LAGHMAN, Afghanistan — Coalition forces here have been hit hard in the past year. Bombings and gun battles have killed more than a dozen U.S. troops and wounded around 100 from Task Force Thunderbird, built around the Oklahoma National Guard’s 45th Infantry Brigade.
But arguably the biggest battle took place not in the hills of this rugged province east of Kabul, but in a courtroom in the provincial capital of Mehtar Lam. The dramatic events leading up to the January trial — and those that followed — are a window into a vitally important but largely unreported facet of the decade-long Afghanistan War.
Behind the scenes across the embattled country, a special breed of U.S. soldier is working closely with a new style of Afghan police to enforce law and order in Afghanistan’s lawless countryside. They’re trying to defeat the insurgency by treating it like a criminal problem rather than a military one. And they’re planned to be at it even after the International Security Assistance Force’s conventional troops leave Afghanistan by the end of 2014.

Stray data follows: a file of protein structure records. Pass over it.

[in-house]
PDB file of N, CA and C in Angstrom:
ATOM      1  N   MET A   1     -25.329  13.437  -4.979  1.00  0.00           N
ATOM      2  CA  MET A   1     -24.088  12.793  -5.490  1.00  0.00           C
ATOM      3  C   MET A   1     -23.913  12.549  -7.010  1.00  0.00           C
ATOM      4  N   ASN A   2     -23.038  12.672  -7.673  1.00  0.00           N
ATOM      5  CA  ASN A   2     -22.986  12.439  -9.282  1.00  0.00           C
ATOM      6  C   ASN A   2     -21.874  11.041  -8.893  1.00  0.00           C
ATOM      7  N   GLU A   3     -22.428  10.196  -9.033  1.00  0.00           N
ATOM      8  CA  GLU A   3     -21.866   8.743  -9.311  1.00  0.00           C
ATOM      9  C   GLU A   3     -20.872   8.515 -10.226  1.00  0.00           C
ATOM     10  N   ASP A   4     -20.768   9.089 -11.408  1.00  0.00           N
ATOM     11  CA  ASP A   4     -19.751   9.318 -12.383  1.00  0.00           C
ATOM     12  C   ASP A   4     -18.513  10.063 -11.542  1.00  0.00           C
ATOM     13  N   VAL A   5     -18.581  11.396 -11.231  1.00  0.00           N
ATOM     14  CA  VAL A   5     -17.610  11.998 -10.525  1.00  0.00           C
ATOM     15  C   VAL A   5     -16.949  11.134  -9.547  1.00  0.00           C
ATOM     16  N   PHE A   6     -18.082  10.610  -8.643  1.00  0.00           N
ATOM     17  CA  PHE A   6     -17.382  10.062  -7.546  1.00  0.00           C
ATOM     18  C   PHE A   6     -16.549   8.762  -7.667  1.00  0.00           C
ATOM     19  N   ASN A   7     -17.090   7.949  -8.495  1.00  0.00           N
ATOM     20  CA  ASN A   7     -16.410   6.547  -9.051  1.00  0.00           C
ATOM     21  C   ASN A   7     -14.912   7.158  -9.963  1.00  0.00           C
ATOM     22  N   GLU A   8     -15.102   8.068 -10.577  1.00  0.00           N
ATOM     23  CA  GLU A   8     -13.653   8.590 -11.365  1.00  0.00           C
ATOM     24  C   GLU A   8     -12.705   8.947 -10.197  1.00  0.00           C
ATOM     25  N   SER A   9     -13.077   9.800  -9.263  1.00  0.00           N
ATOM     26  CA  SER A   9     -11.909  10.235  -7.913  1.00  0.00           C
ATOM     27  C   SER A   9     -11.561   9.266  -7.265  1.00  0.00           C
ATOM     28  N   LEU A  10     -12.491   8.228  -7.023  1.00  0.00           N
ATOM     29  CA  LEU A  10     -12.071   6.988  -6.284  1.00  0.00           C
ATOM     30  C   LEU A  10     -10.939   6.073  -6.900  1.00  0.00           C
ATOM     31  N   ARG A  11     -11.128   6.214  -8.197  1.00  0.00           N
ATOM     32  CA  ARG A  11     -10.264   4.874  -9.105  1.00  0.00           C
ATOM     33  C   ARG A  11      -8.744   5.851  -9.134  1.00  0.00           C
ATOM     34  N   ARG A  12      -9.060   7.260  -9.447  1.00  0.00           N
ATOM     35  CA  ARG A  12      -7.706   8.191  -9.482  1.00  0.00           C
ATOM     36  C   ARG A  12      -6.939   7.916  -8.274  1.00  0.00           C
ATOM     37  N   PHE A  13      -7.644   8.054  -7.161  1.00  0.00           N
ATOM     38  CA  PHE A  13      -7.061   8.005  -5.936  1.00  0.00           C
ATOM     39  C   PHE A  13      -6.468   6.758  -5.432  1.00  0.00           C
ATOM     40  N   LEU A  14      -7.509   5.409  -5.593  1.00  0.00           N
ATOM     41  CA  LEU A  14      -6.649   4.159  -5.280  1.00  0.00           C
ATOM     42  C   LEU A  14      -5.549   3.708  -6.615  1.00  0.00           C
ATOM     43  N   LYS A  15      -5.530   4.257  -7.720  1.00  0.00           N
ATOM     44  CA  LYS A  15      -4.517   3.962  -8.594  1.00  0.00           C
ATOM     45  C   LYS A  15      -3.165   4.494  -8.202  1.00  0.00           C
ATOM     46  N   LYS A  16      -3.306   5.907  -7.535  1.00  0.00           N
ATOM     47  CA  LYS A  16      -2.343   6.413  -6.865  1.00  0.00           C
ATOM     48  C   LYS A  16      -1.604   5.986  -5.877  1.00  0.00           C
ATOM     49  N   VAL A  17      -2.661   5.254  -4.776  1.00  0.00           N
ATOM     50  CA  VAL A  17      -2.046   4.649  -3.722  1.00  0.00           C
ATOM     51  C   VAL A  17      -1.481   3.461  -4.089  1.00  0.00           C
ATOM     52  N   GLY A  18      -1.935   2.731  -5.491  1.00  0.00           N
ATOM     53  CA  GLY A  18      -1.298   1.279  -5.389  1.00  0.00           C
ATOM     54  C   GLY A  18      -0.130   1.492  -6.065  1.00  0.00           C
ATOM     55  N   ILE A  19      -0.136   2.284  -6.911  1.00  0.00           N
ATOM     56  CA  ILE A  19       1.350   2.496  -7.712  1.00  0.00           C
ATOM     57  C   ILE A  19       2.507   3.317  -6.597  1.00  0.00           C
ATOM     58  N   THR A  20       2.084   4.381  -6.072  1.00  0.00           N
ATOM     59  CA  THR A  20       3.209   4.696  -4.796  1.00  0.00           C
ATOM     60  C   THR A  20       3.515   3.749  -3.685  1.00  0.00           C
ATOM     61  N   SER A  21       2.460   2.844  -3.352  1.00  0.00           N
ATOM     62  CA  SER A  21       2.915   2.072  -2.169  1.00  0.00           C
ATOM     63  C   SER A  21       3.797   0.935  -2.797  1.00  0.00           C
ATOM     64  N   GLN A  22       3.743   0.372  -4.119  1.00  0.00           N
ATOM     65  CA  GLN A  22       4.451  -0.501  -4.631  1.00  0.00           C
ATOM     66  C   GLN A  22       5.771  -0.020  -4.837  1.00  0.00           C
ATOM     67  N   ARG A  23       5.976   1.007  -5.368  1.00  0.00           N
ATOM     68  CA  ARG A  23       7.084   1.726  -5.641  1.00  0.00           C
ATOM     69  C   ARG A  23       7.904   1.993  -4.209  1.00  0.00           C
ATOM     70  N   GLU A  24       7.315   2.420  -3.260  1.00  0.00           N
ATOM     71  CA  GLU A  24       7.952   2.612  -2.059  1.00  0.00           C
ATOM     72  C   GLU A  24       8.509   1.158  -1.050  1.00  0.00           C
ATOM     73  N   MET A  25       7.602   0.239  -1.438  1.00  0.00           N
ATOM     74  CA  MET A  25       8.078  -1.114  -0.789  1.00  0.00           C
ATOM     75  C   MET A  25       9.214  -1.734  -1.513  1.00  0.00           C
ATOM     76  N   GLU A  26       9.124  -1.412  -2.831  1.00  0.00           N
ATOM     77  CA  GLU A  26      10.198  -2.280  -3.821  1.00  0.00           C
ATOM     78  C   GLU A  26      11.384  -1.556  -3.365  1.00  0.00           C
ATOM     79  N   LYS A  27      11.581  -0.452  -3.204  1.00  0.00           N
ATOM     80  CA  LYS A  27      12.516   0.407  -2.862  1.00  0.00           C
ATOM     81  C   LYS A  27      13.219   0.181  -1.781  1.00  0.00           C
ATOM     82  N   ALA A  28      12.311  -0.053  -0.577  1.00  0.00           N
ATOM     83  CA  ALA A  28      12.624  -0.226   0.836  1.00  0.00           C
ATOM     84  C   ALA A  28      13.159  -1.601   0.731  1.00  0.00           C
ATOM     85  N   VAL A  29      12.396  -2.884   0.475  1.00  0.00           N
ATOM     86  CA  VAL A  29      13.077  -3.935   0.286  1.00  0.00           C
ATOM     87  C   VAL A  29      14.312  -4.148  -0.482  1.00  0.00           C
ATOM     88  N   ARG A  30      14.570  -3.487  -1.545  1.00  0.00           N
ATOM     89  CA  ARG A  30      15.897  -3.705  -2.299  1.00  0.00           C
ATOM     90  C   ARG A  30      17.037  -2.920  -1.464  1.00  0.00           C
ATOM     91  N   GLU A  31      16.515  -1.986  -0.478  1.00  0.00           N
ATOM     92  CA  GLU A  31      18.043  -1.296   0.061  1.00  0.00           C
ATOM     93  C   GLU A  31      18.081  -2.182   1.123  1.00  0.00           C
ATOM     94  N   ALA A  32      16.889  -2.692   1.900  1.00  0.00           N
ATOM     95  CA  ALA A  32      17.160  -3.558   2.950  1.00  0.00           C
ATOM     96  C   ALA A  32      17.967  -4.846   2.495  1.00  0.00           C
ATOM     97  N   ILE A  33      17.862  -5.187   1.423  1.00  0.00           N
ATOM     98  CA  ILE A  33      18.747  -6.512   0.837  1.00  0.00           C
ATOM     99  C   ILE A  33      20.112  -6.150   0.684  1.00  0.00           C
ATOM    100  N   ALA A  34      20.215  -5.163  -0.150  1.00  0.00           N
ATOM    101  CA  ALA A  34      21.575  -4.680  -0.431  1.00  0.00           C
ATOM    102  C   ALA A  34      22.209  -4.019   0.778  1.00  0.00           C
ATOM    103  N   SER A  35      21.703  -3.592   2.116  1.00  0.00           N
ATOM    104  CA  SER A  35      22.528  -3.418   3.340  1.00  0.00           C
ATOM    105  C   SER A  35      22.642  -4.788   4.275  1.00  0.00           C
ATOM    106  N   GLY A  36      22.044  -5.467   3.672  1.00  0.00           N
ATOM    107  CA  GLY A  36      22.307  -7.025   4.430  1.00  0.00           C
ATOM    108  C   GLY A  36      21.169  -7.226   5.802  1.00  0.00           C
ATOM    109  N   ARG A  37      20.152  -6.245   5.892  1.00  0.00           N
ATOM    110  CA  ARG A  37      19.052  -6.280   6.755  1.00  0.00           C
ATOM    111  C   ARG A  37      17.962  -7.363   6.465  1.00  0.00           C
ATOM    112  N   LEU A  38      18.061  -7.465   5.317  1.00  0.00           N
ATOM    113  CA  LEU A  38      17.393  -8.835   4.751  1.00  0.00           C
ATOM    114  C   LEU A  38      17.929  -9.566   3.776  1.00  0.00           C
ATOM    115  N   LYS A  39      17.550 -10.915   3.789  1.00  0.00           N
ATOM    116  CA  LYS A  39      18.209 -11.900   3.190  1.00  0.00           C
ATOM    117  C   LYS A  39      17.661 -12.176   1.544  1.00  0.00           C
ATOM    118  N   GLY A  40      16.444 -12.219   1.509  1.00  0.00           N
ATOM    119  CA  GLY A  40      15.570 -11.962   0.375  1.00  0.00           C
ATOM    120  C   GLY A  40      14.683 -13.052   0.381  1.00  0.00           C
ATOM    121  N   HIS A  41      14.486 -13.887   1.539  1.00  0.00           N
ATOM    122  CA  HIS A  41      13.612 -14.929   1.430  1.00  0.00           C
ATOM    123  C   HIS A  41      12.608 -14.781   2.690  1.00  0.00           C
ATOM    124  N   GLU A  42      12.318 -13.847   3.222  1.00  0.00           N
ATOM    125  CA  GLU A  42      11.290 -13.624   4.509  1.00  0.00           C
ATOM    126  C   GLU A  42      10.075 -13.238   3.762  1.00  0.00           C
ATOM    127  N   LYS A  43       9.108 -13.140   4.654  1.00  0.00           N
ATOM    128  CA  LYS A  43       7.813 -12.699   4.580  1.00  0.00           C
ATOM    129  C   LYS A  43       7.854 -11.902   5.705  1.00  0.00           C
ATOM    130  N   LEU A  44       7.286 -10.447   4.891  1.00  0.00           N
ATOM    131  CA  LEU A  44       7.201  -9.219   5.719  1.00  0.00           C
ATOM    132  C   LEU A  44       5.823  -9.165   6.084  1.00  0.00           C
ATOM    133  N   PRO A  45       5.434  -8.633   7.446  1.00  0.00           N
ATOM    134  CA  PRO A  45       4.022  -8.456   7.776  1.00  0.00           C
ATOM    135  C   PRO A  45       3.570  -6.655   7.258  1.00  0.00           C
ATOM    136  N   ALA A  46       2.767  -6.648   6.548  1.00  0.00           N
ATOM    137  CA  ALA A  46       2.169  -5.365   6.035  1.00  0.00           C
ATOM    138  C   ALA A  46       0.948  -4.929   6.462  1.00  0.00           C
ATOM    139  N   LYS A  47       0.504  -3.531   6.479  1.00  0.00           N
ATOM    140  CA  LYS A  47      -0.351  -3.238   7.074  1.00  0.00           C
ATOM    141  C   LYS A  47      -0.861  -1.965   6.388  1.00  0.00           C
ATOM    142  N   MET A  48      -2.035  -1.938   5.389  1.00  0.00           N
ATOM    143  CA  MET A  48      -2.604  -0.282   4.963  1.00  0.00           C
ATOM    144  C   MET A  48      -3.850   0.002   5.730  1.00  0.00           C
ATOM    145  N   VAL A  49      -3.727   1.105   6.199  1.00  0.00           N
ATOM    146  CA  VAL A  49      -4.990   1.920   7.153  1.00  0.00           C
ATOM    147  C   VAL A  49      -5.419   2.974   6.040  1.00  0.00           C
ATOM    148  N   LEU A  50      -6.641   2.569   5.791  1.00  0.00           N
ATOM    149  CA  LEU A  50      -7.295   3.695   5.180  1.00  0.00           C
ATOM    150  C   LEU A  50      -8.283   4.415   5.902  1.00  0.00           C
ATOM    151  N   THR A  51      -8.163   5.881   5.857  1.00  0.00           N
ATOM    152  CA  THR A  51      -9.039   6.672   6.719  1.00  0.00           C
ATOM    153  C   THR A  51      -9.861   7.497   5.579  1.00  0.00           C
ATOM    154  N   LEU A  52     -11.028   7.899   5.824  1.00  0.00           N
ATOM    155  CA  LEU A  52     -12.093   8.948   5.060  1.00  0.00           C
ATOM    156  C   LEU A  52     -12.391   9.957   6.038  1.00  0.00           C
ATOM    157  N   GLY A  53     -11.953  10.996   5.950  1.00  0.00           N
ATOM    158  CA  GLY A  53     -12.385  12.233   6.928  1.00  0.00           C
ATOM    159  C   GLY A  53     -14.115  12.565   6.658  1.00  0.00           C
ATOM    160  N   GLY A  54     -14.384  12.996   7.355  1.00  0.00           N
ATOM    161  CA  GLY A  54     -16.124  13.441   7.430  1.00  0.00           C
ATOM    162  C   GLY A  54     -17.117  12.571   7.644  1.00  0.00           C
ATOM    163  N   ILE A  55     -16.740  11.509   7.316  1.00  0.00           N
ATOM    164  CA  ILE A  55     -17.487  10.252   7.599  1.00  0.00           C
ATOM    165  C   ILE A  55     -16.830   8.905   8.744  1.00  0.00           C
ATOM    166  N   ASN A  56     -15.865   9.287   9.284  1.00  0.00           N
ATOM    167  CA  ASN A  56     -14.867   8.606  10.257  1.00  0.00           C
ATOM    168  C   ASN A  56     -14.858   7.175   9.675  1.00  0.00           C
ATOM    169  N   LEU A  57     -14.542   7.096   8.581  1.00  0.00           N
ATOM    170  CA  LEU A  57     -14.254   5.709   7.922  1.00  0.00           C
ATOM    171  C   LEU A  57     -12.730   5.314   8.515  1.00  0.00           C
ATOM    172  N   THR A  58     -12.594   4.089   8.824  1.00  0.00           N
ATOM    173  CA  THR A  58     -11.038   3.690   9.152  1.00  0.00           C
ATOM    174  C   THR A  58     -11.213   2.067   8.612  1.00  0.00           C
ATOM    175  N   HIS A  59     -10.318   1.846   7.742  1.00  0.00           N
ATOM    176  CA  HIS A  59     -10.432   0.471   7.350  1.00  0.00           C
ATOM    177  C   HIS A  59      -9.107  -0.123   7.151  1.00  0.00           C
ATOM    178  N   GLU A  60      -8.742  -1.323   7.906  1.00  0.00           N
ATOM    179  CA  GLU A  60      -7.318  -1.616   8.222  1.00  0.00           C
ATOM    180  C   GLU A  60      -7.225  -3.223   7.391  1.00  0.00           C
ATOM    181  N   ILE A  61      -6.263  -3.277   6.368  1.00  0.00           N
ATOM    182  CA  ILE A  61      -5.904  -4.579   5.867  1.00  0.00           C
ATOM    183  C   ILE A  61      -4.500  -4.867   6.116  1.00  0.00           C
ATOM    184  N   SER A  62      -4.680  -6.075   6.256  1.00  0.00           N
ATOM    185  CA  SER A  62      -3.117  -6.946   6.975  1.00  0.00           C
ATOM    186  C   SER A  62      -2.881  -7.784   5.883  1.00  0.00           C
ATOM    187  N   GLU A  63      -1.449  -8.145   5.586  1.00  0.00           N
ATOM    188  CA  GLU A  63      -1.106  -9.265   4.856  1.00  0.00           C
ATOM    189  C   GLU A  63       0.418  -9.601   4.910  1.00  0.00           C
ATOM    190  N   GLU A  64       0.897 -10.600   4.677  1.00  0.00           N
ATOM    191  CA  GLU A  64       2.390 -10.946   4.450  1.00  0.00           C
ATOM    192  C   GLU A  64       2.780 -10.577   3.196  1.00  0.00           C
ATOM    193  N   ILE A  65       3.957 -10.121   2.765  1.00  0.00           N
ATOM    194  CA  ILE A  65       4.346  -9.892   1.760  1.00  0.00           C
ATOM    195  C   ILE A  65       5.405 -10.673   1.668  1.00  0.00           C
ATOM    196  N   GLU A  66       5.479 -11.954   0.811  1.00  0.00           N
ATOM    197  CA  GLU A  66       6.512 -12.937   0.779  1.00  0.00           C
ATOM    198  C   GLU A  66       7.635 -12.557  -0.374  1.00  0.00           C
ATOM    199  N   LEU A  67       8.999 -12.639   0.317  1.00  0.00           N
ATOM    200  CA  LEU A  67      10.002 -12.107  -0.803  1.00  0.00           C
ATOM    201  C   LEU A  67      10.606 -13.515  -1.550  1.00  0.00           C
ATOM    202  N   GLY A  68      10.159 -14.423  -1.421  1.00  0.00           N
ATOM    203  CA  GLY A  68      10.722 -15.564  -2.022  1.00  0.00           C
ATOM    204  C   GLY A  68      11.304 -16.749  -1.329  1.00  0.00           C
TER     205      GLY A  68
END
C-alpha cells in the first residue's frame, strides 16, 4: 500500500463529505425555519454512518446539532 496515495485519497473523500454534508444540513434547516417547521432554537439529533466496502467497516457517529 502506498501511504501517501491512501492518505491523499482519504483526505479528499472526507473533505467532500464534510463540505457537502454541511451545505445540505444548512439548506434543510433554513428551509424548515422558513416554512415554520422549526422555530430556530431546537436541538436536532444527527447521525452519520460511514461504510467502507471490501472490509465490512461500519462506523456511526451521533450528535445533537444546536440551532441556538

In that sense, the trial was a possible preview of the Afghanistan War, post-2014. If the Laghman case is any indication, the conflict will be increasingly characterized by risky police raids, delicate legal action and small numbers of highly trained U.S. troops quietly applying pressure at key moments to ensure the rule of law triumphs over chaos.